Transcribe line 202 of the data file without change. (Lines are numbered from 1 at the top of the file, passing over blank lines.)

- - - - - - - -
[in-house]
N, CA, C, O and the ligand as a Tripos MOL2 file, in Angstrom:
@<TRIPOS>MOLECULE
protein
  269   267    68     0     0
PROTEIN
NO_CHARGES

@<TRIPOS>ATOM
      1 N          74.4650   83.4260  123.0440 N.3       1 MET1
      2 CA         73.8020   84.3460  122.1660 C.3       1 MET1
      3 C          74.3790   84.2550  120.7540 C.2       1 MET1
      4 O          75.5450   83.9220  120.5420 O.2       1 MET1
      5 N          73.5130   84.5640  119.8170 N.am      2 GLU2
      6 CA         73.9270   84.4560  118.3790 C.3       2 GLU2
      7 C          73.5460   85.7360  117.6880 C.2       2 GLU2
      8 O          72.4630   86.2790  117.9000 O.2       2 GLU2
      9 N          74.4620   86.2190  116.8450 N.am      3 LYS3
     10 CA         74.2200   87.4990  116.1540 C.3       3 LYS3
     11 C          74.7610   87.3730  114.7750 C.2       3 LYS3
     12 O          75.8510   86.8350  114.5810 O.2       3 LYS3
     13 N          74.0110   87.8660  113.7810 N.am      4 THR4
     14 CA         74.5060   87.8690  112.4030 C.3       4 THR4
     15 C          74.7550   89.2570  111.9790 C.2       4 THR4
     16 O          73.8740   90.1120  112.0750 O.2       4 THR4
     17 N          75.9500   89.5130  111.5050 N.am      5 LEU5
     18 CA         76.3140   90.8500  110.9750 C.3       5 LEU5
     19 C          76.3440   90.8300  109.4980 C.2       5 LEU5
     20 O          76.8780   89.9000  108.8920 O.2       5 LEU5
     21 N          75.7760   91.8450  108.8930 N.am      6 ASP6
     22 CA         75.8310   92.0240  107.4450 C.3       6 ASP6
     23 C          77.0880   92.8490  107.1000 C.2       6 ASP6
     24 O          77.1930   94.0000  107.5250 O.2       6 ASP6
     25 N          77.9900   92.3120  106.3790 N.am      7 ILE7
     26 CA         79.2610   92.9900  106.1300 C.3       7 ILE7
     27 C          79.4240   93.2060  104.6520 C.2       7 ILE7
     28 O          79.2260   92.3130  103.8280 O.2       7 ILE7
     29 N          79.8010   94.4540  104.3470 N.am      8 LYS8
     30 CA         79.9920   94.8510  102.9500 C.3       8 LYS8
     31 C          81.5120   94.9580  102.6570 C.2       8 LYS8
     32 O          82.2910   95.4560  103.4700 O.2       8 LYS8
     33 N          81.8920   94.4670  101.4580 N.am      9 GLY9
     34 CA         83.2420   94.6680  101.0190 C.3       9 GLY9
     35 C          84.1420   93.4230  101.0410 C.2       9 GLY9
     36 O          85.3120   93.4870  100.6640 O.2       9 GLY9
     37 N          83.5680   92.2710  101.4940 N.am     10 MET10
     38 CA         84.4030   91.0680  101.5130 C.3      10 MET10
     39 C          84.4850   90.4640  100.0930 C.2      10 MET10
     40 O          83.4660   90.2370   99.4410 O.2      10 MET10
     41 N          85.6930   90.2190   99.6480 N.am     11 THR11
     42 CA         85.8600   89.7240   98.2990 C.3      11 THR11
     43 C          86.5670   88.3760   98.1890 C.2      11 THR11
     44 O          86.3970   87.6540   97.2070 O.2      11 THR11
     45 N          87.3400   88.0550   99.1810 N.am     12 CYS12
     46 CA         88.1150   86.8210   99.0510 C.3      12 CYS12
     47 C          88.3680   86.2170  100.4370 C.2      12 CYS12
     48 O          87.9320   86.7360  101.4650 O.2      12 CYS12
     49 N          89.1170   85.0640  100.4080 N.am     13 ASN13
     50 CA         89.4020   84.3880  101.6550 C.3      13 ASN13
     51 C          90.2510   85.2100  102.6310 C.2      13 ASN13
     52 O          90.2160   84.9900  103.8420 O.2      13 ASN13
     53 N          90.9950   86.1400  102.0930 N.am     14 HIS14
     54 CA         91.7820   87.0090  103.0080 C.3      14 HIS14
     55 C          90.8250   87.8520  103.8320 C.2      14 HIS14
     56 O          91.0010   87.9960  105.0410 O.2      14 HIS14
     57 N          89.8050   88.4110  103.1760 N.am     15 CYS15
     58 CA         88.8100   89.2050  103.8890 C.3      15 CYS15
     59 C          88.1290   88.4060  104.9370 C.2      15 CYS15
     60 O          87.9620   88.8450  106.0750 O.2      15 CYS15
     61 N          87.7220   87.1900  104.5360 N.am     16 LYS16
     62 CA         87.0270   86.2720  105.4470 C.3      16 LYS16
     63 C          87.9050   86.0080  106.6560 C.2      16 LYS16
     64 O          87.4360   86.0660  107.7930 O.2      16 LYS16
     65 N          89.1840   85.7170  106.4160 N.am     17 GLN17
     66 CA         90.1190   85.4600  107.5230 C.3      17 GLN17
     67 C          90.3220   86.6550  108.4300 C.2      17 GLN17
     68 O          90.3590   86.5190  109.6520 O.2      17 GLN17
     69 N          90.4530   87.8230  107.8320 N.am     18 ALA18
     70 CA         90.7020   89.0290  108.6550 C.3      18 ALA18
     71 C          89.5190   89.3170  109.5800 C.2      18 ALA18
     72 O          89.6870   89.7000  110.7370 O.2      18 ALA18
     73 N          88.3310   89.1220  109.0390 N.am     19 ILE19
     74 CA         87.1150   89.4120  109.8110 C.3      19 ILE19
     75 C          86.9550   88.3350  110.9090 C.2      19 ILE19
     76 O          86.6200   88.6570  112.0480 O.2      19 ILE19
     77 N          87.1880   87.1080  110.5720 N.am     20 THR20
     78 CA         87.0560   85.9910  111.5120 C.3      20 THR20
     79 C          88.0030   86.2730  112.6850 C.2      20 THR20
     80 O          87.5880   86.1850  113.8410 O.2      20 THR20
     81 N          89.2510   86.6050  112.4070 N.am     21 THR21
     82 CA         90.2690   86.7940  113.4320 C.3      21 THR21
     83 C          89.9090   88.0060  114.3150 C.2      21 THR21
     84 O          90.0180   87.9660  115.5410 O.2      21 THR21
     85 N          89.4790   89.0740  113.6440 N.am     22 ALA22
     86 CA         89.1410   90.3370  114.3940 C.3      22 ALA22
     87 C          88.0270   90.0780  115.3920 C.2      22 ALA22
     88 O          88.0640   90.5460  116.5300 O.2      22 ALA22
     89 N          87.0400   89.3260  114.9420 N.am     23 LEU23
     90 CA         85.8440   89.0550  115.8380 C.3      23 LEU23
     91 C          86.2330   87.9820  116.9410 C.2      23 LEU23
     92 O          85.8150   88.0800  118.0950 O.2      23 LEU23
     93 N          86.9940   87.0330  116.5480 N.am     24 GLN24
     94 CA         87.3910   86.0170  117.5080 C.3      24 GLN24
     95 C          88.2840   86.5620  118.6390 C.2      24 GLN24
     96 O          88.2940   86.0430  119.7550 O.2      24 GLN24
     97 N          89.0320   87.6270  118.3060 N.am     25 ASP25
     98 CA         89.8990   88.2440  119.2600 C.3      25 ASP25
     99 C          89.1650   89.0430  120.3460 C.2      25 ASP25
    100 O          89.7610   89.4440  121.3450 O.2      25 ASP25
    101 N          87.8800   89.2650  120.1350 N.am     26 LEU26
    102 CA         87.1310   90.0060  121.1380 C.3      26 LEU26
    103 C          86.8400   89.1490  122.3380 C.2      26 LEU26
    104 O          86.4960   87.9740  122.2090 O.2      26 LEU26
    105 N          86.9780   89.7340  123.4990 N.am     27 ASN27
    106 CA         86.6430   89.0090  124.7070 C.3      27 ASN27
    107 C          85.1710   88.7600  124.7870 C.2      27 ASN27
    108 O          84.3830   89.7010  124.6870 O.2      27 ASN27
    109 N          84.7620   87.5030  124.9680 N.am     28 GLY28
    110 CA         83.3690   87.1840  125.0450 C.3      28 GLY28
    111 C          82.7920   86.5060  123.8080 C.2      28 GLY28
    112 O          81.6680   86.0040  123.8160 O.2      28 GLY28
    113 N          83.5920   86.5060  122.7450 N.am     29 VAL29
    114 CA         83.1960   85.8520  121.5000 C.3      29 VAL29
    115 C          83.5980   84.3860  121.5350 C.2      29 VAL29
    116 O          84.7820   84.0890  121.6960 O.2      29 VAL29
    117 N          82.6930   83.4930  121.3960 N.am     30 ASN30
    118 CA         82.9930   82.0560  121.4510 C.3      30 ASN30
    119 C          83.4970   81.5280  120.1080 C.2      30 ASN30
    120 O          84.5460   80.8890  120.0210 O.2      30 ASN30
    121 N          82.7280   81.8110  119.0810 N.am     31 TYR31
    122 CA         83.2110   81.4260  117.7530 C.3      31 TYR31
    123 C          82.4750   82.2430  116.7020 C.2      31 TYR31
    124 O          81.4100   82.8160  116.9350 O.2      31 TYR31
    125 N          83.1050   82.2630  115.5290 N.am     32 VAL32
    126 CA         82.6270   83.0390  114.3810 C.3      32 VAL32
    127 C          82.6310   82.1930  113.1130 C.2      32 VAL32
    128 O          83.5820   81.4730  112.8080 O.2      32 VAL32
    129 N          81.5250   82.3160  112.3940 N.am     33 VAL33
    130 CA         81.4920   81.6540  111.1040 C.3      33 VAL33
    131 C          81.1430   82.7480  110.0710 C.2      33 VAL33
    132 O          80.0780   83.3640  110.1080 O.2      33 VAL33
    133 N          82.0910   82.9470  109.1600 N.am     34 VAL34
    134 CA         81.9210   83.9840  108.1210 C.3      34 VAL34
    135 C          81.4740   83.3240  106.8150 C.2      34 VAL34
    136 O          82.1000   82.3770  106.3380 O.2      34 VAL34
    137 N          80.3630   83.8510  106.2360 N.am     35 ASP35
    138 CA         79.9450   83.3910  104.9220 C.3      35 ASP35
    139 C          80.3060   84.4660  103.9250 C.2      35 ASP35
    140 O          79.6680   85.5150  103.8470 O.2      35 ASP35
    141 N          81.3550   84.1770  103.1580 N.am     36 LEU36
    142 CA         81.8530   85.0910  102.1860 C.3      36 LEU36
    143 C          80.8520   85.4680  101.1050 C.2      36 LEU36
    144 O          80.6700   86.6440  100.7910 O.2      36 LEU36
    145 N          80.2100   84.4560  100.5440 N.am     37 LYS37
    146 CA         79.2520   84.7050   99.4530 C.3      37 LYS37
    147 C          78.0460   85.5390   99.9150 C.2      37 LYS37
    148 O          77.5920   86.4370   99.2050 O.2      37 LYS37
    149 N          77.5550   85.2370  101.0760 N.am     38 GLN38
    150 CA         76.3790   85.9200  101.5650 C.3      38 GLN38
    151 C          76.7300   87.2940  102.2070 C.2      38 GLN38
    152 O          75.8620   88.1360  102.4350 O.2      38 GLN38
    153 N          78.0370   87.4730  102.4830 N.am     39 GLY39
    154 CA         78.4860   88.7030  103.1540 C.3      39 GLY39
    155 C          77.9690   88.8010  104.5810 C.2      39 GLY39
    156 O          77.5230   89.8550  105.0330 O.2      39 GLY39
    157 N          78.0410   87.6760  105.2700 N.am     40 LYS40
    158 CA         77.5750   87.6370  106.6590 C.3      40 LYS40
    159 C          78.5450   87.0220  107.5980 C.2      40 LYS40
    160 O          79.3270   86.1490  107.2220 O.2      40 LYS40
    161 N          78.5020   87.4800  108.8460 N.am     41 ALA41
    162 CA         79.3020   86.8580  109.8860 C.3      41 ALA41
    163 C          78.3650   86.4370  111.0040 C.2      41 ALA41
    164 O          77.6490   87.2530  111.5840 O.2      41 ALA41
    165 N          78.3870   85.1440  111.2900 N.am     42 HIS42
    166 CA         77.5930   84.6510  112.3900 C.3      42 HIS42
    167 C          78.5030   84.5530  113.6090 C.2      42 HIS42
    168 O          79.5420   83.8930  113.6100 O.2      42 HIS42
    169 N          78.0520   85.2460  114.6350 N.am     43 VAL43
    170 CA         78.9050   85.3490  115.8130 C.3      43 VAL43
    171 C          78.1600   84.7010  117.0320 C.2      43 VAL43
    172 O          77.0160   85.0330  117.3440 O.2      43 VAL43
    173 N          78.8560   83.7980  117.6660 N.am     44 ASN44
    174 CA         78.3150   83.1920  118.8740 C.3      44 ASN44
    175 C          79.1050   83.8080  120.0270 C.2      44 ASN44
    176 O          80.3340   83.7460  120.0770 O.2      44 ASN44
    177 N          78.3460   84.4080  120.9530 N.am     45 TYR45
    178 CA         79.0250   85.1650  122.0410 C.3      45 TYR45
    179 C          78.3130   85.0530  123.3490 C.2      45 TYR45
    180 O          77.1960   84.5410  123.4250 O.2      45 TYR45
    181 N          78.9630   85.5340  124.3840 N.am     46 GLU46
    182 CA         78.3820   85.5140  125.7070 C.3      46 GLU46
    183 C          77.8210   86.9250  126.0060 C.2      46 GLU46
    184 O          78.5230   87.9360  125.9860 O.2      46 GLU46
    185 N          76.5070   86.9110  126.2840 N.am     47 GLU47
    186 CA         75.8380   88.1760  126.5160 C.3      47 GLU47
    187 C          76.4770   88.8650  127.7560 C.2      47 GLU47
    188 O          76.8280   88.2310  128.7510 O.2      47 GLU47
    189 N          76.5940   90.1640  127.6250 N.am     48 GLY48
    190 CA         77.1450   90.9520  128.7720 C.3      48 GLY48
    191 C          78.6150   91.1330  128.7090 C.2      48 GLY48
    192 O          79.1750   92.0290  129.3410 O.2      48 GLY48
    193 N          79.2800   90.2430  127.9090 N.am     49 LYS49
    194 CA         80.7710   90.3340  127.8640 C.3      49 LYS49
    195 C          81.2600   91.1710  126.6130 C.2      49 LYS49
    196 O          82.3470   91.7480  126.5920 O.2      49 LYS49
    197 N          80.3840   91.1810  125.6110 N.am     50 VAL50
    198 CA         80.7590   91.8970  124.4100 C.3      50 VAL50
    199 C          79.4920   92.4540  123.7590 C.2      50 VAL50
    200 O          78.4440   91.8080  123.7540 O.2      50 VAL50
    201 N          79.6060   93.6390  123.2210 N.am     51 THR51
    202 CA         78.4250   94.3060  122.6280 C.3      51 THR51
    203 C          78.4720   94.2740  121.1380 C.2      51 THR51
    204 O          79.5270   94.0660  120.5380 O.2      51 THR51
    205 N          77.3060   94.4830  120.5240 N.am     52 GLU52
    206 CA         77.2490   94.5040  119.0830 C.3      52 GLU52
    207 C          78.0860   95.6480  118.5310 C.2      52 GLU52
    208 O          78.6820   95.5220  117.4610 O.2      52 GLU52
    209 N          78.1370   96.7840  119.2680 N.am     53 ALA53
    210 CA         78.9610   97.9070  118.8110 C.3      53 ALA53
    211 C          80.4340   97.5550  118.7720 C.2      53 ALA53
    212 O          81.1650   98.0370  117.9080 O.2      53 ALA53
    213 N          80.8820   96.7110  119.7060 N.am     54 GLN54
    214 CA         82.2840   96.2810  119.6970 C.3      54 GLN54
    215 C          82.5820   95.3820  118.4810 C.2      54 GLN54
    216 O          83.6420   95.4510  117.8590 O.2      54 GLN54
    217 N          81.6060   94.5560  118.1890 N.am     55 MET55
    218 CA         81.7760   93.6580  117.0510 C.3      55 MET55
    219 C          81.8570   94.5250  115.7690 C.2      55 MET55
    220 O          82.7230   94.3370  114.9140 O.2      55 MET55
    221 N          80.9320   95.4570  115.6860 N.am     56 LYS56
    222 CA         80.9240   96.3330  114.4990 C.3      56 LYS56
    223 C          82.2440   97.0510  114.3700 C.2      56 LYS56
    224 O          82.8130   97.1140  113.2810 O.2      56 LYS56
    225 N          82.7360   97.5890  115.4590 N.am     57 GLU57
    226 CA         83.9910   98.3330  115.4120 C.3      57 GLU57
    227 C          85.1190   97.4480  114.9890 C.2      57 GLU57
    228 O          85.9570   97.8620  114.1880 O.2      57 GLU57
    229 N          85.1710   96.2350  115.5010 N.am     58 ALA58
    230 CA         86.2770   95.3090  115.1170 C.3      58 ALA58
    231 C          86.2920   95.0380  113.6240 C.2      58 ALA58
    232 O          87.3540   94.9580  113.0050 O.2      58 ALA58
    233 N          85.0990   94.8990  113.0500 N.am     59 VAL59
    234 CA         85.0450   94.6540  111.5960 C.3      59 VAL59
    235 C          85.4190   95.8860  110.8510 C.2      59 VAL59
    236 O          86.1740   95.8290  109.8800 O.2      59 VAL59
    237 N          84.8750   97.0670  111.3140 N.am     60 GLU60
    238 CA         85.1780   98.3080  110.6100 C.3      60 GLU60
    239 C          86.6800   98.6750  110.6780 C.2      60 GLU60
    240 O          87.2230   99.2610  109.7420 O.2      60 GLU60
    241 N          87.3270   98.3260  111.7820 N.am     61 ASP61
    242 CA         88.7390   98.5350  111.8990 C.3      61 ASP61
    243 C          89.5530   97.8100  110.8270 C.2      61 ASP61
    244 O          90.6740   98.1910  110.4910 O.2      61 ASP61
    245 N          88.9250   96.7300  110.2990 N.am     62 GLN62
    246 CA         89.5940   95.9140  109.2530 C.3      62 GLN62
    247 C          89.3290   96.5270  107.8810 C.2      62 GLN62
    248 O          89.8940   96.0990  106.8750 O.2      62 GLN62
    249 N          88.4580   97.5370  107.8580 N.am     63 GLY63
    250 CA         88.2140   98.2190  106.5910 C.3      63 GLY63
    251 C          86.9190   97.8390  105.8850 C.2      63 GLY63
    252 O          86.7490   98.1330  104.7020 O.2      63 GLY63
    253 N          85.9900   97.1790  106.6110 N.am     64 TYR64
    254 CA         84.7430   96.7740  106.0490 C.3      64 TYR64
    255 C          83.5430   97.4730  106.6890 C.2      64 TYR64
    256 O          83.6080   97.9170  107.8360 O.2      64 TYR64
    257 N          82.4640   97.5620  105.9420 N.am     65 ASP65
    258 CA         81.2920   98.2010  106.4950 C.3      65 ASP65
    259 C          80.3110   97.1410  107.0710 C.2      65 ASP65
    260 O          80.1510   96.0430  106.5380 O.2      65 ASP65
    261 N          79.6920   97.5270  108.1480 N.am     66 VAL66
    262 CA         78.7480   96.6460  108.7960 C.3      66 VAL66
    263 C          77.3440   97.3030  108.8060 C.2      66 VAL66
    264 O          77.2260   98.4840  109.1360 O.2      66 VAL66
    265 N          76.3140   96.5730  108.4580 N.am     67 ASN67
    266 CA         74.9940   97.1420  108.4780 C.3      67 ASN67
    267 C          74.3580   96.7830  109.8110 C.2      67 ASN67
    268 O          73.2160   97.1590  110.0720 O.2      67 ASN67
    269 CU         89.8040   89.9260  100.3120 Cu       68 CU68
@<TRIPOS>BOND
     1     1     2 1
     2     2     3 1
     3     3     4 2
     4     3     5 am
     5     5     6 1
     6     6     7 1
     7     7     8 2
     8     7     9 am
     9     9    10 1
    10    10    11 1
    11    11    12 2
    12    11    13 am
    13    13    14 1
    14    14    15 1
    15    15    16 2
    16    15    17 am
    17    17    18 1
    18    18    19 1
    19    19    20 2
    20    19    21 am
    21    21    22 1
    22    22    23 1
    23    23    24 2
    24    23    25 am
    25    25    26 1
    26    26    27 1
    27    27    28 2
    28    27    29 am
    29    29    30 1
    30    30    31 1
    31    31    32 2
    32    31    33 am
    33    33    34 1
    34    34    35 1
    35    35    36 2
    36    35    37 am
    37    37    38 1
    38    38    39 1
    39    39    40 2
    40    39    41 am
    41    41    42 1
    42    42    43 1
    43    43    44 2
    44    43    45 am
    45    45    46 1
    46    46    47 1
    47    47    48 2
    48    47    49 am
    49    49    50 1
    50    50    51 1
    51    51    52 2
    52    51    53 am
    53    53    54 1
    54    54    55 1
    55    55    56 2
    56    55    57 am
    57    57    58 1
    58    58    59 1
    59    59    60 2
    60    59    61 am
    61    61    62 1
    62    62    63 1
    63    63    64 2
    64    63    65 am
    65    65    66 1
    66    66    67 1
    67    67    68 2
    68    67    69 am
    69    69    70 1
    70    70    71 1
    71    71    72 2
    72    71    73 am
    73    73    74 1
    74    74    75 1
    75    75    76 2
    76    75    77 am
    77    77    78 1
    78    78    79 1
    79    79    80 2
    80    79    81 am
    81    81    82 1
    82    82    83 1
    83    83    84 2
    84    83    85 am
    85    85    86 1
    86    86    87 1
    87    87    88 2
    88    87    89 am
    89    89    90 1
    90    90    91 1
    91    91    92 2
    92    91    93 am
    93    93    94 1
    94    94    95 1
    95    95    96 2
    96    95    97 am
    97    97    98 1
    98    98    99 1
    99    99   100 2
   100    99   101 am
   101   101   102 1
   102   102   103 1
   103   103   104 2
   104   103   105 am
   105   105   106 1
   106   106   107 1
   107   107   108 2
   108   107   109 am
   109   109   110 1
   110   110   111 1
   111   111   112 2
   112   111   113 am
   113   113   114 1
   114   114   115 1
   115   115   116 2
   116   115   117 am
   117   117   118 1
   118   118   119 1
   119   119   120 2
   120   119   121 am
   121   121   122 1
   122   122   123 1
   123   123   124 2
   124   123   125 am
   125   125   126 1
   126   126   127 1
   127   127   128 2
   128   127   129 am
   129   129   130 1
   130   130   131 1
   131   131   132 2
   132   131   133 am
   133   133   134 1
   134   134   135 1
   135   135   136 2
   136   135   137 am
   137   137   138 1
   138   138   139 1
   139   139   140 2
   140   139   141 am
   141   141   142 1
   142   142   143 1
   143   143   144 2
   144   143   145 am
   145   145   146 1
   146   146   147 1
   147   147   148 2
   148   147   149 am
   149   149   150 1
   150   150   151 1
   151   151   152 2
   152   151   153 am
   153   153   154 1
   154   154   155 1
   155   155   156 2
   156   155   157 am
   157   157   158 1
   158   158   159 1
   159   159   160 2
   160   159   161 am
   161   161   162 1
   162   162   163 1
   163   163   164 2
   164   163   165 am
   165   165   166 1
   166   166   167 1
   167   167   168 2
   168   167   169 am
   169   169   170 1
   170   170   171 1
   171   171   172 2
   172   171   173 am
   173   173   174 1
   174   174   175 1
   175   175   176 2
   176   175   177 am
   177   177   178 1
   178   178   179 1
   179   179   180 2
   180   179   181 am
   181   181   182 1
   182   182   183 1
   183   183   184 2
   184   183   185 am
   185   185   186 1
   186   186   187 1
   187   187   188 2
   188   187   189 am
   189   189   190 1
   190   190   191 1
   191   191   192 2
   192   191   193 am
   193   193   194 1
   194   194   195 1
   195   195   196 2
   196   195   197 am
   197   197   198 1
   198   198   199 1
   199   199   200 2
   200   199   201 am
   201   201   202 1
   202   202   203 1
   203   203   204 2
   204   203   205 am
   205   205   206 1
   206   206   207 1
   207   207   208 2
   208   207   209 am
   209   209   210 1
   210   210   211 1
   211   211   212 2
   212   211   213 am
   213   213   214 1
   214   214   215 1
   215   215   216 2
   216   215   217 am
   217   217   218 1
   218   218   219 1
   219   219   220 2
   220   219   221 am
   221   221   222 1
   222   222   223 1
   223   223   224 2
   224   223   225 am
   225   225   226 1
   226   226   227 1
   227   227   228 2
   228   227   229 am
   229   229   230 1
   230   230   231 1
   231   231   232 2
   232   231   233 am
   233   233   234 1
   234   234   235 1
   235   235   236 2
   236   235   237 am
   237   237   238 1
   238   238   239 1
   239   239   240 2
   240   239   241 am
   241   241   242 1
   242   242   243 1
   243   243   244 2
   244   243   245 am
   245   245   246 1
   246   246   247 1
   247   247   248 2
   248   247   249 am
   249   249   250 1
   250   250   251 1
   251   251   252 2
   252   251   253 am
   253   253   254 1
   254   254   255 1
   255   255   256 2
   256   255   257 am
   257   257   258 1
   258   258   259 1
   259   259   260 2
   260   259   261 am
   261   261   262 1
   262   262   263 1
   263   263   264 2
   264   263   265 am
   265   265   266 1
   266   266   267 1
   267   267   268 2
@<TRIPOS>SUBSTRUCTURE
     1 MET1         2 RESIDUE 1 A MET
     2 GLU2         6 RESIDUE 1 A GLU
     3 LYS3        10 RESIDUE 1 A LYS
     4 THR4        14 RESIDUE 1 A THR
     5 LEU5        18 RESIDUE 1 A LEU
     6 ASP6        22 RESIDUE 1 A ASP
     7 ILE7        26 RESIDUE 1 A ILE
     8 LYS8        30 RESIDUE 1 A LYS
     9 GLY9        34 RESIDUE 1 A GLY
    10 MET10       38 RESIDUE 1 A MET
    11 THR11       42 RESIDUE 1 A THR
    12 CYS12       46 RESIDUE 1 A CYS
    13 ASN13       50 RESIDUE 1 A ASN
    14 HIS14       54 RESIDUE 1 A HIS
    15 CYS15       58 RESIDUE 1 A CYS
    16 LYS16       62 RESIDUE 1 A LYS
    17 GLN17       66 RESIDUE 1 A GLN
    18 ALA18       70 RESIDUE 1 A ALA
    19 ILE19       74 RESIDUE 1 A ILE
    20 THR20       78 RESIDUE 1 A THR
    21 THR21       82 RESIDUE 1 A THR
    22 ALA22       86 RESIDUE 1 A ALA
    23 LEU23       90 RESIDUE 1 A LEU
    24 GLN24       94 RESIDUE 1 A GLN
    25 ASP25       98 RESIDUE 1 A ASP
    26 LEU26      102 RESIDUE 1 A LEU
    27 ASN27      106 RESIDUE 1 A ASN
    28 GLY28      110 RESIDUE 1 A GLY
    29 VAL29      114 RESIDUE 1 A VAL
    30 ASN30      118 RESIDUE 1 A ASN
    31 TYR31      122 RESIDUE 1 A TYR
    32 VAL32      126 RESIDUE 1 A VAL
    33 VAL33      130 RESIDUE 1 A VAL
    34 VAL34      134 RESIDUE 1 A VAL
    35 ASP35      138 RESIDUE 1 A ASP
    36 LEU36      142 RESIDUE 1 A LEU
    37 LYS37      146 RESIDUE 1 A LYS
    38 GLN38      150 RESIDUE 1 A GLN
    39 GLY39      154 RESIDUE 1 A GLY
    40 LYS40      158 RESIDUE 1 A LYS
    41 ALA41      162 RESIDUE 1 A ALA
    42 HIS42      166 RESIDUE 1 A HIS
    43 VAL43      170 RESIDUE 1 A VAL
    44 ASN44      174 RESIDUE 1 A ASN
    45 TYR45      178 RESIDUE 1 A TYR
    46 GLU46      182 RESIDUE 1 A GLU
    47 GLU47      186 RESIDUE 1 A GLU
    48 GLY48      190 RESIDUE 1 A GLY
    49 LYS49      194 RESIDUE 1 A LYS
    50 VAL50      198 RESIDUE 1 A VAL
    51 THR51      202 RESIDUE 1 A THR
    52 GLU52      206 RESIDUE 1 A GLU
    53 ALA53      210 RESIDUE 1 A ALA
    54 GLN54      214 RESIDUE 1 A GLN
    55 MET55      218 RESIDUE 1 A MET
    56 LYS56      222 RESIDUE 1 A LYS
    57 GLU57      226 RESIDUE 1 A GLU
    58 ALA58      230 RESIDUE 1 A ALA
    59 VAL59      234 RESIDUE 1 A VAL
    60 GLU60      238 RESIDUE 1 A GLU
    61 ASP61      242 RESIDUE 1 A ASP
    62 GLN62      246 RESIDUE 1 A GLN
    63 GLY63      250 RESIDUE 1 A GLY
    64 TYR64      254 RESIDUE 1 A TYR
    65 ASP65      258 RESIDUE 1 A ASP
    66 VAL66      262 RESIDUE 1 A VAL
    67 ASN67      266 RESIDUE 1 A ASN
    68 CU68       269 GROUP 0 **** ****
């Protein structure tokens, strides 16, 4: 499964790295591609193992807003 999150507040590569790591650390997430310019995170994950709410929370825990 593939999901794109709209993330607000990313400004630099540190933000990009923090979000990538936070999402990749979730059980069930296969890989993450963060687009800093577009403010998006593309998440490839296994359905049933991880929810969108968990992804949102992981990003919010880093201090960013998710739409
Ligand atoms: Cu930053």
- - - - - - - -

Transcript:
    194 CA         80.7710   90.3340  127.8640 C.3      49 LYS49